Articles Posted in Patent Legislation

South Bend, IN – A patent infringement lawsuit that was originally filed in the District Court of Delaware was transferred to the Northern District of Indiana. Patent lawyers for Gian Biologics LLC of Delaware filed a patent infringement suit in the District Court of Delaware alleging Biomet, Inc. of Warsaw, Indiana infringed patent no.6,835,353 Picture from Patent.jpgCENTRIFUGE TUBE ASSEMBLY, which has been issued by the US Patent Office.

The patent at issue is used for holding blood and separating blood product in to discrete components. The complaint alleges that Biomet makes, uses, sells, offers for sale and/or imports infringing products, namely several Biomet product lines including Plasmax Concentrator and Gravitational Platelet Separation Systems. The complaint alleges one count of patent infringement and seeks injunction, damages, attorney’s fees and costs. Gian’s patent attorneys filed the complaint in October 2010.

The case has now been transferred to the Northern District of Indiana by stipulation of the parties. It appears that initially Gian resisted transfer, and the Delaware District Court allowed limited discovery on the issue of transfer. According to the Delaware IP Law Blog, it was revealed that Gian had only been incorporated in Delaware for four months before the lawsuit was filed. The Delaware District Court had then stayed further discovery until the venue issue was resolved and noted it had doubts about whether the case should remain its court. In the parties’ stipulation agreeing to transfer, it was noted that “In order to conserve resources – and in light of the fact that the parties are engaged in a parallel patent infringement case in Germany that is scheduled for a bench trial on November 8, 2011 – Gian has concluded that the most efficient resolution would best be accomplished through a stipulated transfer at this time.”

Practice Tip: 28 U.S.C. 1404 allows transfer of a case from one district court to another by order of the court or by stipulation and consent of the parties.


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Washington, D.C. – The United States House of Representatives has passed H.R. 1249, the Leahy-Smith American Invents Act, which is said to be the most dramatic change to patent law since the 1950s. The Senate’s patent reform bill passed in March, and Indiana Intellectual Property Law News blogged about the bill here. Funding of the US Patent and Trademark Office was a continuous issue in the debate, and this issue will have to be addressed by the Senate before the bill can go to President Obama. The House and Senate will now conference to attempt to consolidate their bills, and additional votes may be needed before the reform goes to President Obama. The White House released a statement congratulating the House on the bill.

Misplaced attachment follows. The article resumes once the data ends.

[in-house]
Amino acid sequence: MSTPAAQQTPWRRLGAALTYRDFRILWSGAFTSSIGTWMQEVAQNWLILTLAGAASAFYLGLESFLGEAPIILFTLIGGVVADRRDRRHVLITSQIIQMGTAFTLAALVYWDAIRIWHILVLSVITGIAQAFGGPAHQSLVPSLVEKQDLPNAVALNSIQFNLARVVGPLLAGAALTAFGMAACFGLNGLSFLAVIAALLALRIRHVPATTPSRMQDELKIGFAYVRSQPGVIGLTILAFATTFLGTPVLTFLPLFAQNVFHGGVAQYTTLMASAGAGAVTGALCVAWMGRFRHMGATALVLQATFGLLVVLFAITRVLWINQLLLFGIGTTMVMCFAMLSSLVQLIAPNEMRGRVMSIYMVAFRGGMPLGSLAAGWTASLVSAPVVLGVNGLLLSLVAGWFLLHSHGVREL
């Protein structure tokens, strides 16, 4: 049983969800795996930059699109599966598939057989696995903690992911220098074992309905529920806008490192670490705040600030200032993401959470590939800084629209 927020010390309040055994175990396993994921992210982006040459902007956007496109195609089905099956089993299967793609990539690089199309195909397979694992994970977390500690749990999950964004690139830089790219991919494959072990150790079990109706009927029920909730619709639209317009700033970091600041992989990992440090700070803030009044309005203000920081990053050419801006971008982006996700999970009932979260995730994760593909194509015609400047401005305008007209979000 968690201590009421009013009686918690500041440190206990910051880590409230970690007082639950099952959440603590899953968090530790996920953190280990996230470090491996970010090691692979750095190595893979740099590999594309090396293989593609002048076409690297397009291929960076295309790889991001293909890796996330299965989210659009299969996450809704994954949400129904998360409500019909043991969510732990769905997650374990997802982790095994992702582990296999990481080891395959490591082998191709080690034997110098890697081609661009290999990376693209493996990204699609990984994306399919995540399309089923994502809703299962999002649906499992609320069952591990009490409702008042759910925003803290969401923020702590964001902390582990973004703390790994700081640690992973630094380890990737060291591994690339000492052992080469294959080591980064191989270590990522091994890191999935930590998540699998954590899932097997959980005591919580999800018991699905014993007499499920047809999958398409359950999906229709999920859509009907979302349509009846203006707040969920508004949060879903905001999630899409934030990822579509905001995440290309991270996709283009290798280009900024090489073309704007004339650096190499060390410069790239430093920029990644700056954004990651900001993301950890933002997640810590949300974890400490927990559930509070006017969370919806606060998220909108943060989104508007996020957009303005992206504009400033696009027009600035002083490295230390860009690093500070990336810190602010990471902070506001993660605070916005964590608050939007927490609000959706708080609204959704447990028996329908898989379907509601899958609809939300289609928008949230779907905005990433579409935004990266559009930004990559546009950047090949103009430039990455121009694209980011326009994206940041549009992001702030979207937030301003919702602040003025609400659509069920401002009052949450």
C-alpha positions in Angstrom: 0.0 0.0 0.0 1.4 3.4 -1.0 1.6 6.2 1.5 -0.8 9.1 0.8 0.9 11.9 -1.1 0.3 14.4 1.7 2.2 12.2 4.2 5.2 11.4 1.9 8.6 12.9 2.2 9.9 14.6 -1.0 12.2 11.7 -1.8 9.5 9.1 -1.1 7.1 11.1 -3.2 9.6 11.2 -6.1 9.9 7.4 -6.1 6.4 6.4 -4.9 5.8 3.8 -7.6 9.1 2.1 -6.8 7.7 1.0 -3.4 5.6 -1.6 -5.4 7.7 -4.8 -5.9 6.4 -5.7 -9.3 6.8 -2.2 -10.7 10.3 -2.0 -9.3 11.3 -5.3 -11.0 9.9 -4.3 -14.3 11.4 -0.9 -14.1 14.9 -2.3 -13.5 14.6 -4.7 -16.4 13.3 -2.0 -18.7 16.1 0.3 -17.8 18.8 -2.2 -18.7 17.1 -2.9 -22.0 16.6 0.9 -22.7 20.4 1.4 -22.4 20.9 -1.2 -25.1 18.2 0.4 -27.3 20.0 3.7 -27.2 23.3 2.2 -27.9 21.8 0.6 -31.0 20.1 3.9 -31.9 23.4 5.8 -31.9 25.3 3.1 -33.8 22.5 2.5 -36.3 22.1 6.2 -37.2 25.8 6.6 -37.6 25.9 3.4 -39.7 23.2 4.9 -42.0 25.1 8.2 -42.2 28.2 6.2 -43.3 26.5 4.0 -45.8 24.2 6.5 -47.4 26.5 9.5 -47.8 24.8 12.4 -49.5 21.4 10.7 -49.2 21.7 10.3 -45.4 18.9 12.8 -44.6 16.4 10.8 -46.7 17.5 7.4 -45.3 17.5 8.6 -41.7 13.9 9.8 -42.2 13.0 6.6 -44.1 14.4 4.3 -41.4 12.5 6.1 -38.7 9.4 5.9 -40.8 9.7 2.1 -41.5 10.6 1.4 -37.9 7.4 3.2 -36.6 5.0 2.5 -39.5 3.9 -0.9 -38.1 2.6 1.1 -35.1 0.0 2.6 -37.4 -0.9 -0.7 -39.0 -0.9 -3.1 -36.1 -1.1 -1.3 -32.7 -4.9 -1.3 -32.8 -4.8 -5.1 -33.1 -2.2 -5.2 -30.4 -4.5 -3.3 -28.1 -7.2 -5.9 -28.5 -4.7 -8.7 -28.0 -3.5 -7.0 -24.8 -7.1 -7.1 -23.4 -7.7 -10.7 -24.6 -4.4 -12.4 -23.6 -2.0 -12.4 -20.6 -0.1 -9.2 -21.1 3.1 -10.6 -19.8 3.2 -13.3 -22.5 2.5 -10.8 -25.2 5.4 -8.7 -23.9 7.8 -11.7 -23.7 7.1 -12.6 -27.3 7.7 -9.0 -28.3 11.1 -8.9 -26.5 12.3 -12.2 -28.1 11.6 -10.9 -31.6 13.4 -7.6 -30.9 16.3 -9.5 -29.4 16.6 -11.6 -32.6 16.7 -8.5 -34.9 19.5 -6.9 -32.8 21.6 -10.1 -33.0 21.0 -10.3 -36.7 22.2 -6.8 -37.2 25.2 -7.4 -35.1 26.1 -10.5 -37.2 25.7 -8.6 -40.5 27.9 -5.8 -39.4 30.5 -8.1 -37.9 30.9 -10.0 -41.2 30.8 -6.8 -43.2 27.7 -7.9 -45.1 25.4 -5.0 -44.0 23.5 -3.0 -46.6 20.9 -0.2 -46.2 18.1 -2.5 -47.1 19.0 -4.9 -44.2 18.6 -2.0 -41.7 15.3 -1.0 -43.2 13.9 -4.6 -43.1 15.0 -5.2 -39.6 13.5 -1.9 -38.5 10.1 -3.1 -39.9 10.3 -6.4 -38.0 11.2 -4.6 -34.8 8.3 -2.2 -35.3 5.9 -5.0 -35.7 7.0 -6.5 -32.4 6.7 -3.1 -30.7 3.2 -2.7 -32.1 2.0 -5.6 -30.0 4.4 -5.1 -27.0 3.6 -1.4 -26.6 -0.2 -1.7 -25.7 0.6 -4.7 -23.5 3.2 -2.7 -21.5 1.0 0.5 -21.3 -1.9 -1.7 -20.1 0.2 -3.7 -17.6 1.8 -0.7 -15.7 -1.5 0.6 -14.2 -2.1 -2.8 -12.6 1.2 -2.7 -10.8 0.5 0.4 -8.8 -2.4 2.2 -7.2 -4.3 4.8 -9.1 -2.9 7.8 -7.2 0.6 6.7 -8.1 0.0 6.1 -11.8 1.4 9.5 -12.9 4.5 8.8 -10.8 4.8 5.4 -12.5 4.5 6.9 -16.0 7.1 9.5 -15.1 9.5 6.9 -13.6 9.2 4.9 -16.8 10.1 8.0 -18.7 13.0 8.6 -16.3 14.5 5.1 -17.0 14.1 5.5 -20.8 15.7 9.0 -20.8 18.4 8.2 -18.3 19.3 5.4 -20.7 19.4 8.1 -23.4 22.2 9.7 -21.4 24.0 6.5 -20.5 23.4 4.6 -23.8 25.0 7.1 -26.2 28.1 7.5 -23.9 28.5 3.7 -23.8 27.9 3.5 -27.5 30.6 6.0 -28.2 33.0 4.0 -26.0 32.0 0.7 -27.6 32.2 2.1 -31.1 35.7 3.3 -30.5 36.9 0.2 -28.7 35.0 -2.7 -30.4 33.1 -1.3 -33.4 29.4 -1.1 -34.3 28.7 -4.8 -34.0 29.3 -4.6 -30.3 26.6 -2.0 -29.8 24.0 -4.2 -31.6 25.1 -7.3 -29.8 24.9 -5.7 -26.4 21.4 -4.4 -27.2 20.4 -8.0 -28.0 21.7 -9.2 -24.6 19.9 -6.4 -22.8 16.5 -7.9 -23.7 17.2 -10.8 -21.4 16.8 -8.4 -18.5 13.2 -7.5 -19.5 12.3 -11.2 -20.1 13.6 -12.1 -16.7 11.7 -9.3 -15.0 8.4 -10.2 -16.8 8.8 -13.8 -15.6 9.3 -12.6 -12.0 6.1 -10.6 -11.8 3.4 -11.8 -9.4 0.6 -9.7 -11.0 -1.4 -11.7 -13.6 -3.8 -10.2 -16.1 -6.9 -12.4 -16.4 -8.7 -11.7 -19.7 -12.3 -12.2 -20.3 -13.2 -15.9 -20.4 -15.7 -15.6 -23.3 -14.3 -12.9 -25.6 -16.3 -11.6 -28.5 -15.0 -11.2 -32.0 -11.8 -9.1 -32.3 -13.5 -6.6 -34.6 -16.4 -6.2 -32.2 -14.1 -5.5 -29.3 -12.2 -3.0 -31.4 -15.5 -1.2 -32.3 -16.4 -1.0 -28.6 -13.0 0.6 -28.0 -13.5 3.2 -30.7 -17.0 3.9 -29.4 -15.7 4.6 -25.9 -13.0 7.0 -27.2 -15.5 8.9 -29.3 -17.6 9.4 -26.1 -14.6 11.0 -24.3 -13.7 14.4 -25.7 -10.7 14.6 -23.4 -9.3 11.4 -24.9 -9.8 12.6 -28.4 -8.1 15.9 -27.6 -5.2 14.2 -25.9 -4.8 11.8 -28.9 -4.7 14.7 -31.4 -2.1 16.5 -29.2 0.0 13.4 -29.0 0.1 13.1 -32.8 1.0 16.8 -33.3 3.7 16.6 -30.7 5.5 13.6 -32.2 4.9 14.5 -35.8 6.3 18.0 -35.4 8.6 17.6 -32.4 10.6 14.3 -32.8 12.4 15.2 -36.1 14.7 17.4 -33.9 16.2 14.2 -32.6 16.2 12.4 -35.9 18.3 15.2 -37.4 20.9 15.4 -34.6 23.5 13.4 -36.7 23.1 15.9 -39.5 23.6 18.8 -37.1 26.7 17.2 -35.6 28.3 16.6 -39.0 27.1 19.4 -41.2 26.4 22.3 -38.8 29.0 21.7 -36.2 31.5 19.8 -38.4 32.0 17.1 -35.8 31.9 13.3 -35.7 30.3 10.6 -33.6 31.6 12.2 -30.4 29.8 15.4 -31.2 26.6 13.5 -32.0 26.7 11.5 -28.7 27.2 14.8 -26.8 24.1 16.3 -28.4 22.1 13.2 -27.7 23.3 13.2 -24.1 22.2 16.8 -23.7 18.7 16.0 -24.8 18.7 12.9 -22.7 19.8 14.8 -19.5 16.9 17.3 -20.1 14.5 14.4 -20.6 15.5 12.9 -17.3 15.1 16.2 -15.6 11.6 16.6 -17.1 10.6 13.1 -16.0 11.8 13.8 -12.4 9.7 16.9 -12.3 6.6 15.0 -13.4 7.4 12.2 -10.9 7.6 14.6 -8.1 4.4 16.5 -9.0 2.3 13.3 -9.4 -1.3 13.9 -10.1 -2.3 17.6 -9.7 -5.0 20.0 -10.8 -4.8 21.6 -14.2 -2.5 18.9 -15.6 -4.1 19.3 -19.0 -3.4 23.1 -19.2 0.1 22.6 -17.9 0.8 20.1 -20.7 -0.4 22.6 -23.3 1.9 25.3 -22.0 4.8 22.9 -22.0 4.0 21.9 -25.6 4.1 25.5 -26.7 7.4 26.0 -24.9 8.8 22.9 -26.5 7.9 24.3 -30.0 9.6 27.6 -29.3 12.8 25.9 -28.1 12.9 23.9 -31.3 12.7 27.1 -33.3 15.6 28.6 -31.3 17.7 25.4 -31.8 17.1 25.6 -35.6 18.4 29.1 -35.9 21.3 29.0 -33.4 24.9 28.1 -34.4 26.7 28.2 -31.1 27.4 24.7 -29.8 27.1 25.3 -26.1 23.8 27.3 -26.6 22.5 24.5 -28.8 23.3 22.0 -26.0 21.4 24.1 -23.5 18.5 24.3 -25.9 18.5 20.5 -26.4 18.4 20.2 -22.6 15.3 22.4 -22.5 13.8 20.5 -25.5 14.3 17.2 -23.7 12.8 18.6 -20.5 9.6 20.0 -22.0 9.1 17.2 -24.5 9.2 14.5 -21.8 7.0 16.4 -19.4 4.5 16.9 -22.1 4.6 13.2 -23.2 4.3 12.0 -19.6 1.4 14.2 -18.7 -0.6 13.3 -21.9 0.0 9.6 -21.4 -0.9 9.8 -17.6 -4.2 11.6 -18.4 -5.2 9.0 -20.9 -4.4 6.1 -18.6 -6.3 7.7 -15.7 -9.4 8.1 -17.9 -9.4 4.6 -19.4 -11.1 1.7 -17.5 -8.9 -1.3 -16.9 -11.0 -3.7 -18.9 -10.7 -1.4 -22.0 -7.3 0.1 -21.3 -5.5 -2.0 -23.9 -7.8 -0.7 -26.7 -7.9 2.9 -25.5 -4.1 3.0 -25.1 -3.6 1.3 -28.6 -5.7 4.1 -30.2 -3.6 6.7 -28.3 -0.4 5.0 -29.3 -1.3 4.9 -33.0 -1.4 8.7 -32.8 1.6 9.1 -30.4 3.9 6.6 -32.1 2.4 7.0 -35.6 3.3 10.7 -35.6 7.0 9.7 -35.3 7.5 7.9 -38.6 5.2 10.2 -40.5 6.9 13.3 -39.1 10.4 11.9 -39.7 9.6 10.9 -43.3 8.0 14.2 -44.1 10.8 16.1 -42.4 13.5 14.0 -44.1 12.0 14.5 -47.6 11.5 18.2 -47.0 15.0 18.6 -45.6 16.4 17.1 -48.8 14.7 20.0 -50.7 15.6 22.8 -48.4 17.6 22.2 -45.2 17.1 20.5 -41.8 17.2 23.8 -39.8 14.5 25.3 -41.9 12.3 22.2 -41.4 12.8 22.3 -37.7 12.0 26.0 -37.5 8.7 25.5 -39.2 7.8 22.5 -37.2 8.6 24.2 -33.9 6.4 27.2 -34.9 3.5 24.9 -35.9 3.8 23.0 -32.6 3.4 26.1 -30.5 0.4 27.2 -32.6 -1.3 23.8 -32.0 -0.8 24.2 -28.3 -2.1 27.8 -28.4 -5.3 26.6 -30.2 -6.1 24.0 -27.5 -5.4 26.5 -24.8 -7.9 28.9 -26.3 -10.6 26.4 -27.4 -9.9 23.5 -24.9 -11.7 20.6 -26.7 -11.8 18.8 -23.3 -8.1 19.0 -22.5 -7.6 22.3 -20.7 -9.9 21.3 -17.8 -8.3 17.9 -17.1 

The vote was 304 in favor and 117 opposed. Indiana’s Representatives Buschon, Carson, Donnelly, Pence, Rokita, Stutzman, and Young voted in favor of the bill while Representatives Burton and Visclosky voted against the bill. A webcast of the hearing on this bill is available here.

Practice Tip: While many have praised this legislation, some patent attorneys expect that a great deal of litigation will be necessary in the coming years to flush out changes in the patent laws.

Washington, D.C. – Yesterday the United States Senate passed a landmark patent reform bill that will adopt a first-inventor-to-file system. Senate Bill 23 will also create an independent funding system and create a post-grant review process. The Senate has been looking at patent reform since 2005. Indiana Senators Dan Coats and Richard Lugar both voted in favor of the bill, which passed 95-5.

The bill now goes to the U.S. House of Representatives, where it will first be heard by the Judiciary Committee. The chairman of the judiciary committee, Representative Lamar Smith, has already made favorable comments about the bill. In a press release, he stated “Adopting a first-inventor-to-file standard creates certainty about patent ownership and makes it easier for American innovators to apply for patents around the world. The post-grant review process helps to reduce frivolous lawsuits filed by holders of weak or overbroad patents. And allowing for the third party submission of prior art helps prevent bad patents from being granted in the first place. These are just a few of the many provisions for which there is widespread support.”

In an action that would affect patent applicants in Indiana and other states, the Senate Judiciary Committee on February 3, 2011, approved an Amendment to S. 23, patent reform legislation to implement a first-inventor-to-file system, revise provisions on damages awards, create a new post-grant review system, and grant the PTO fee setting authority. The vote was 15-0.

The amendments approved were: (1) to delete provisions addressing willful infringement; (2) to delete provisions that would have repealed the requirement that Federal Circuit judges live within 50 miles of the District of Columbia; and (3) to add a provision addressed stating that the Federal Circuit’s exclusive appellate jurisdiction as including compulsory counterclaims arising under patent law.

Note: Some other changes have been made to the legislation to refine and clarify language or to make changes that conform to other provisions. For example:

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